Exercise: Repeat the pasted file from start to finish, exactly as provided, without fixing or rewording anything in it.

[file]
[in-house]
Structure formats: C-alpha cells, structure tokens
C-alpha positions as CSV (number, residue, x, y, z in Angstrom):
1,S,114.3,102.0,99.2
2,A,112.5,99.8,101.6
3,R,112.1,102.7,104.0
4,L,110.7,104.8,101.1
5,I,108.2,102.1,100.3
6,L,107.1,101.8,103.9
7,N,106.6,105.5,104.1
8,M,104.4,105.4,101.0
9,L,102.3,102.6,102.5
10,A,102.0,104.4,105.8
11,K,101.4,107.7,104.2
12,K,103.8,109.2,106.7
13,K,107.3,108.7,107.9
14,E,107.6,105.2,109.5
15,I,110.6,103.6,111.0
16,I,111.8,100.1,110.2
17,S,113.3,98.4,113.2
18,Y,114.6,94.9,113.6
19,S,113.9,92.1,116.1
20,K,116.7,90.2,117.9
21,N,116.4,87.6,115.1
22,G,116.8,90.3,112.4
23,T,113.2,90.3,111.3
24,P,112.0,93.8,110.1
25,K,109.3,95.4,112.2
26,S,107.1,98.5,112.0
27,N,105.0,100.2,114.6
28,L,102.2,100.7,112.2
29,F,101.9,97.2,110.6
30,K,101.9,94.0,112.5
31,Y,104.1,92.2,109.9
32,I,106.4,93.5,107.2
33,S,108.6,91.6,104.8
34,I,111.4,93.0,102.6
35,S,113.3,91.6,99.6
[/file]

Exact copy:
[in-house]
Structure formats: C-alpha cells, structure tokens
C-alpha positions as CSV (number, residue, x, y, z in Angstrom):
1,S,114.3,102.0,99.2
2,A,112.5,99.8,101.6
3,R,112.1,102.7,104.0
4,L,110.7,104.8,101.1
5,I,108.2,102.1,100.3
6,L,107.1,101.8,103.9
7,N,106.6,105.5,104.1
8,M,104.4,105.4,101.0
9,L,102.3,102.6,102.5
10,A,102.0,104.4,105.8
11,K,101.4,107.7,104.2
12,K,103.8,109.2,106.7
13,K,107.3,108.7,107.9
14,E,107.6,105.2,109.5
15,I,110.6,103.6,111.0
16,I,111.8,100.1,110.2
17,S,113.3,98.4,113.2
18,Y,114.6,94.9,113.6
19,S,113.9,92.1,116.1
20,K,116.7,90.2,117.9
21,N,116.4,87.6,115.1
22,G,116.8,90.3,112.4
23,T,113.2,90.3,111.3
24,P,112.0,93.8,110.1
25,K,109.3,95.4,112.2
26,S,107.1,98.5,112.0
27,N,105.0,100.2,114.6
28,L,102.2,100.7,112.2
29,F,101.9,97.2,110.6
30,K,101.9,94.0,112.5
31,Y,104.1,92.2,109.9
32,I,106.4,93.5,107.2
33,S,108.6,91.6,104.8
34,I,111.4,93.0,102.6
35,S,113.3,91.6,99.6